A historically important form of inflation in the days of bimetallism or the gold standard was currency debasement when a ruler reduced the amount of precious species metal in coins. This secured short-term profits for the state, which could use the same amount of precious metal to mint more coin, but drove up prices in the long term, under Gresham’s law whereby “bad money drives out good”. Such debasements frequently funded government war efforts, partly explaining the correlation of inflation with political upheaval. The flow of silver from the New World into Europe from the 16th century has also been linked with the gradual rise in inflation from that time, as the value of the precious metal tended to diminish, but this view is not universally accepted. Modern governments effectively perform similar debasement when they print more money or otherwise modify its value.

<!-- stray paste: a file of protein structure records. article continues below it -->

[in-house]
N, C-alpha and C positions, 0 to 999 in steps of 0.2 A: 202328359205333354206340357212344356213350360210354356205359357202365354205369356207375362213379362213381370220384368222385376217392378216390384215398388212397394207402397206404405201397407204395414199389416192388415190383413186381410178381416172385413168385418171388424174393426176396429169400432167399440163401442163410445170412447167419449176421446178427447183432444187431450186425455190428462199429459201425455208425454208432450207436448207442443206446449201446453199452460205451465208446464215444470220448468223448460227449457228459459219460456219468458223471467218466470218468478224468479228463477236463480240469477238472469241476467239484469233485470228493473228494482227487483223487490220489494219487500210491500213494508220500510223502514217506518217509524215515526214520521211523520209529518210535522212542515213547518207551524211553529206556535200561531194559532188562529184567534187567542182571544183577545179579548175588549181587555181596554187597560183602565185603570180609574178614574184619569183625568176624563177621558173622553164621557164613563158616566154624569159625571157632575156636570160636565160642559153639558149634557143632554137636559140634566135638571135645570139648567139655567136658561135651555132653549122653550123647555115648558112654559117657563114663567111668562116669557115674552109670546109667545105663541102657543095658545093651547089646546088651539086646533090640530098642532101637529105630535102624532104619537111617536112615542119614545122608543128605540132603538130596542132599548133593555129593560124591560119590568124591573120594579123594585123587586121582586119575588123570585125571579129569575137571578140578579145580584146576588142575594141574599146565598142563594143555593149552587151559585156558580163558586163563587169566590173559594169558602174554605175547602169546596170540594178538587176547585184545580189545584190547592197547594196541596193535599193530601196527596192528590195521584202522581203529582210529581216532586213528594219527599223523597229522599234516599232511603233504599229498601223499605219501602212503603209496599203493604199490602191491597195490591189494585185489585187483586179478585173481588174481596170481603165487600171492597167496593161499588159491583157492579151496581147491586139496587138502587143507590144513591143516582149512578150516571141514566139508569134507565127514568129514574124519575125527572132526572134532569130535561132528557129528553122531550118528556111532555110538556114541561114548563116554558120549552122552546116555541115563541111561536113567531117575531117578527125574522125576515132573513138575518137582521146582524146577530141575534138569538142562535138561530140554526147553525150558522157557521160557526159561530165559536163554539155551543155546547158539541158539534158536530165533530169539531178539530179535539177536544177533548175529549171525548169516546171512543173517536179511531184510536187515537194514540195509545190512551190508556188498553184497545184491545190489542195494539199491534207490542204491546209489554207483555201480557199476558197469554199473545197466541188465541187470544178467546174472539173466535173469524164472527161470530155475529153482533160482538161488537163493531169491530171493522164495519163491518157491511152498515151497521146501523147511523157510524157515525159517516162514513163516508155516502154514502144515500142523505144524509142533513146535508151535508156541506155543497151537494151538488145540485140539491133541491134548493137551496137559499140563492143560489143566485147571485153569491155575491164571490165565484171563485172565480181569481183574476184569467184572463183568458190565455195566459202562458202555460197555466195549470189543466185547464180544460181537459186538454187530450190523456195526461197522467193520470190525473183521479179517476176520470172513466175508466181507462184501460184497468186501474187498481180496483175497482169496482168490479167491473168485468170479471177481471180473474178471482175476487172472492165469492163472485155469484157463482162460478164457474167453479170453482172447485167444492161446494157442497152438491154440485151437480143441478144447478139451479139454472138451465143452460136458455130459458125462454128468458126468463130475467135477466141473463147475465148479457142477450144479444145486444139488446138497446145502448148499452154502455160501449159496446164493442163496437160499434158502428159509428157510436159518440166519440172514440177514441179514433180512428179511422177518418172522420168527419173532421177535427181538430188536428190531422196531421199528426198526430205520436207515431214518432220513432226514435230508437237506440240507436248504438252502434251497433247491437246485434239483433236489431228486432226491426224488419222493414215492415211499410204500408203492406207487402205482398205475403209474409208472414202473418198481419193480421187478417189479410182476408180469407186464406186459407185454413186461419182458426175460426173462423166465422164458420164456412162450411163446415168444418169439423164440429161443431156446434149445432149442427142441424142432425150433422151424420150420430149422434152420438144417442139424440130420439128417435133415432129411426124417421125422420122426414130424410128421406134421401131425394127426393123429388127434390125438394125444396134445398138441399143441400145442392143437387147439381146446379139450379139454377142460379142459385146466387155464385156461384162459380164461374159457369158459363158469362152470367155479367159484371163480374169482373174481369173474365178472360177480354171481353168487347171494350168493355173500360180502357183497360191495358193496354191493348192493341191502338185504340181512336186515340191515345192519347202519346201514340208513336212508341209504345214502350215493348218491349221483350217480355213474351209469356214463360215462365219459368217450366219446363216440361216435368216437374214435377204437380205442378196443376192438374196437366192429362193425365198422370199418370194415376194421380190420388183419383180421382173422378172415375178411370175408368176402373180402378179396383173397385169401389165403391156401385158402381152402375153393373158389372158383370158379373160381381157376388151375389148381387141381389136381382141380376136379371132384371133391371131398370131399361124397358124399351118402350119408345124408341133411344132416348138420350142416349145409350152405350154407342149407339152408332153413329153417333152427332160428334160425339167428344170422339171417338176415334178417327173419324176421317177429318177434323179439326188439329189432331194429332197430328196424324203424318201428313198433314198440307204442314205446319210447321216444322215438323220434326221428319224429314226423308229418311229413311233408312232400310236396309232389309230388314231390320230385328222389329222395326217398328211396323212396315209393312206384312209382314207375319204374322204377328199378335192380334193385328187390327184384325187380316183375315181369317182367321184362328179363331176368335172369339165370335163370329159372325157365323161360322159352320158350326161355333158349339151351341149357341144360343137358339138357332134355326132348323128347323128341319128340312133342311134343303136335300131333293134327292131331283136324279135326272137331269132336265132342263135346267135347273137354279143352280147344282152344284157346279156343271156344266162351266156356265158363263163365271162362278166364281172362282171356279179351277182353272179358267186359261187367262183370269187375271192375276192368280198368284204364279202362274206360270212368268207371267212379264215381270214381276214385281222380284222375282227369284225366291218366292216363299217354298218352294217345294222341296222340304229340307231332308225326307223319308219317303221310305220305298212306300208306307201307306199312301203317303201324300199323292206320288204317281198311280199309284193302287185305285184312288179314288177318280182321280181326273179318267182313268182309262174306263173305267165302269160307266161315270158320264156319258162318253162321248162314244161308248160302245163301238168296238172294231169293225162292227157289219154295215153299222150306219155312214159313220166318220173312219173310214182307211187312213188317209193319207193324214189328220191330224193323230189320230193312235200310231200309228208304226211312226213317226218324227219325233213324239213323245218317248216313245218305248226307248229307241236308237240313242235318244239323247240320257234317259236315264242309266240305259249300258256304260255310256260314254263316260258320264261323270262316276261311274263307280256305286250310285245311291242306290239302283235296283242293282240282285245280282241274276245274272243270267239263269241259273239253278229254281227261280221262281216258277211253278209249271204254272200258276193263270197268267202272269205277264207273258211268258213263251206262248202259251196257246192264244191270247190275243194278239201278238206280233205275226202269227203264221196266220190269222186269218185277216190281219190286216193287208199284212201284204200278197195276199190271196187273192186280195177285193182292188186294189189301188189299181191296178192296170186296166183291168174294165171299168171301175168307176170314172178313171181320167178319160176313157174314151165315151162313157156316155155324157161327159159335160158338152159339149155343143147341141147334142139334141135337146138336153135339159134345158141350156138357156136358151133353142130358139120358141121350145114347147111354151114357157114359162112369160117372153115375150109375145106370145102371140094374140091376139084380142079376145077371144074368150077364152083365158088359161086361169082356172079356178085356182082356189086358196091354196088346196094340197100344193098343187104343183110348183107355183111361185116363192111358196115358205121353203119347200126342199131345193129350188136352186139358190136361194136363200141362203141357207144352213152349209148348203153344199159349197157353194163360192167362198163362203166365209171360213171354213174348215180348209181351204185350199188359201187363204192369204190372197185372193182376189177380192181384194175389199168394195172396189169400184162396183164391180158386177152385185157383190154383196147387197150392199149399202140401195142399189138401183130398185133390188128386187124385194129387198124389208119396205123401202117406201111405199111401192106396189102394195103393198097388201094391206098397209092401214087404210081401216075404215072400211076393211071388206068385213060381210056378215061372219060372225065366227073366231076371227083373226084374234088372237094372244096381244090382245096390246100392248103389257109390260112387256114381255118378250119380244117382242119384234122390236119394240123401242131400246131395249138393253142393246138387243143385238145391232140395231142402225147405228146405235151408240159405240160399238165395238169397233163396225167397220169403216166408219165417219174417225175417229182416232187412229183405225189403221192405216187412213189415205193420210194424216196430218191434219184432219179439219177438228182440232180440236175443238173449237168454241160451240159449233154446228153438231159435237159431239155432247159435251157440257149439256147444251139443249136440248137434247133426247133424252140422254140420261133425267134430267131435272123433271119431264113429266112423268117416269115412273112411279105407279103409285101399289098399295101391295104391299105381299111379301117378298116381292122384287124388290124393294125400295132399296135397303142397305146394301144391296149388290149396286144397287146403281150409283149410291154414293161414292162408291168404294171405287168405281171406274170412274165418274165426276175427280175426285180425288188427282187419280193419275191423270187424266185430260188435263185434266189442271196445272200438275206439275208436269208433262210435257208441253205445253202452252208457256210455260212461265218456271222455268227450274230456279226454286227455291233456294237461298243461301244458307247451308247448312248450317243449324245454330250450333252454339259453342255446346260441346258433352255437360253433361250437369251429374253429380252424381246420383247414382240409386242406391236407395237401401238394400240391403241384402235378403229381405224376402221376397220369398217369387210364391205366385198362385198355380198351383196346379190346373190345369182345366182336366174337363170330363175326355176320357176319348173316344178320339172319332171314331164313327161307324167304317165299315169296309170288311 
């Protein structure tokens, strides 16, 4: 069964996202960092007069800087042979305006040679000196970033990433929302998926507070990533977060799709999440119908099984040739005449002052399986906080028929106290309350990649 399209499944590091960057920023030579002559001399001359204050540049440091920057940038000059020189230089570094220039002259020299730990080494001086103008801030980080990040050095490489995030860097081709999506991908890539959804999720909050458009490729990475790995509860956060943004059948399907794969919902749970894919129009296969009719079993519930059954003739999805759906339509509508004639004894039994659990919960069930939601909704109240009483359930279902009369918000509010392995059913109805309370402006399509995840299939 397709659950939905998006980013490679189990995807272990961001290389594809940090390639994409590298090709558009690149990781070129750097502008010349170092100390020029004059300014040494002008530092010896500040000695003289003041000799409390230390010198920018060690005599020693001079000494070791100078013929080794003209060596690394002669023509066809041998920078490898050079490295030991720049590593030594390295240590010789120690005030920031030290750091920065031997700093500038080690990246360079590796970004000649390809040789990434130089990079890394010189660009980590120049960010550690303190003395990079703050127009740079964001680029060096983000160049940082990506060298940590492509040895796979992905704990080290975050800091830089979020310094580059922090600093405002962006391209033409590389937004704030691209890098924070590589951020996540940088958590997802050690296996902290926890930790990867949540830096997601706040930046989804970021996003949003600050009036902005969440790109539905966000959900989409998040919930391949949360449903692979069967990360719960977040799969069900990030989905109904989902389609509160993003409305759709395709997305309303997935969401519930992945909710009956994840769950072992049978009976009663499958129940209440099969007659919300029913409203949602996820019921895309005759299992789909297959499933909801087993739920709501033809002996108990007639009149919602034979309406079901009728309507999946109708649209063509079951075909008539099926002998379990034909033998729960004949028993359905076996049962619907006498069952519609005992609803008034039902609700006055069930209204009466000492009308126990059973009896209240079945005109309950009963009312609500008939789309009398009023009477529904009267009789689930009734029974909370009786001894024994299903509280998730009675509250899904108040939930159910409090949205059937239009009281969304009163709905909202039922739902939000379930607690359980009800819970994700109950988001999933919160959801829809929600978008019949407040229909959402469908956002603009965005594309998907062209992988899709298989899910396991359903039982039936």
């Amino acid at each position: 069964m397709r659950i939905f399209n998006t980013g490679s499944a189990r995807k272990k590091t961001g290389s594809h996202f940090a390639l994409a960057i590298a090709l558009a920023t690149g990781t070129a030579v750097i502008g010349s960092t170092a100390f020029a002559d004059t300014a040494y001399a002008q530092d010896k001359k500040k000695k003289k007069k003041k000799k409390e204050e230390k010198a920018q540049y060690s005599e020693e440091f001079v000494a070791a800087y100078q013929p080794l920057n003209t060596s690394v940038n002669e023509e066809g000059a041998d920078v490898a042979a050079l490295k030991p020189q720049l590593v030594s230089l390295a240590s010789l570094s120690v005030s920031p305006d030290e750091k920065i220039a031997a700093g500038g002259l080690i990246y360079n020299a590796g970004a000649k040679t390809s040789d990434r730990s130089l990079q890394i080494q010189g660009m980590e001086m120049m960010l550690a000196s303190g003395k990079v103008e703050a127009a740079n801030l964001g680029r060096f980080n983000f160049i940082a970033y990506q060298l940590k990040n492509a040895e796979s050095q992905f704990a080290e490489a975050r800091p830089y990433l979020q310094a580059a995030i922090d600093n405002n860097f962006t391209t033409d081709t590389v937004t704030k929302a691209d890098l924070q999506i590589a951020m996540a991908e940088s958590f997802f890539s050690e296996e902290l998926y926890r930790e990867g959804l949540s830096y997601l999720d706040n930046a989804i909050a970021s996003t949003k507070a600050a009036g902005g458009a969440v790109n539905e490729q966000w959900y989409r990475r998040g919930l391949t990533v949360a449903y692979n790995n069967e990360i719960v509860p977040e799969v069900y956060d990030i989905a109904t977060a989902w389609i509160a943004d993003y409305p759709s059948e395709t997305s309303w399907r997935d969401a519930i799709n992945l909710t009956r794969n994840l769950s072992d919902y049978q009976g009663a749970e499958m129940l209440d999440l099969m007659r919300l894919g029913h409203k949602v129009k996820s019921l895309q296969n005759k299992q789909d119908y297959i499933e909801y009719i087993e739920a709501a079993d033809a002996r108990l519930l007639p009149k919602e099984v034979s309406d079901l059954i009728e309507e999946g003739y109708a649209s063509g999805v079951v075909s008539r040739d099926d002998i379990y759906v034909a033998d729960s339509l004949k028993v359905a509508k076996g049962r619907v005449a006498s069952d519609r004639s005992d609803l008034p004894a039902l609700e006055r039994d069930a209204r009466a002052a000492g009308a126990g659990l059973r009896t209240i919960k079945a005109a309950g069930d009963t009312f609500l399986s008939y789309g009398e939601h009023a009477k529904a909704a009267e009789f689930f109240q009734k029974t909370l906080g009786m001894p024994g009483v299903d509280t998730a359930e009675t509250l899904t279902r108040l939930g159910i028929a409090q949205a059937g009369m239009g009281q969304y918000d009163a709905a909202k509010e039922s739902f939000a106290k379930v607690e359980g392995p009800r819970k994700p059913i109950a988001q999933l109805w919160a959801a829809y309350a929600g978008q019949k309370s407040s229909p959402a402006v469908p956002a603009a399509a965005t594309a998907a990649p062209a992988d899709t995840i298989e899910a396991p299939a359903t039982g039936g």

Examples of inflation and deflation have occurred throughout history, but detailed records are not available to measure trends before the Middle Ages. Economic historians have identified the 16th to early 17th centuries in Europe as a period of long-term inflation, although the average annual rate of 1 to 2 percent was modest by modern standards. Major changes occurred during the American War of Independence when prices in the United States rose an average of 8.5 percent per month, and during the French Revolution, when prices in France rose at a rate of 10 percent per month. These relatively brief flurries were followed by long periods of alternating international inflations and deflations linked to specific political and economic events.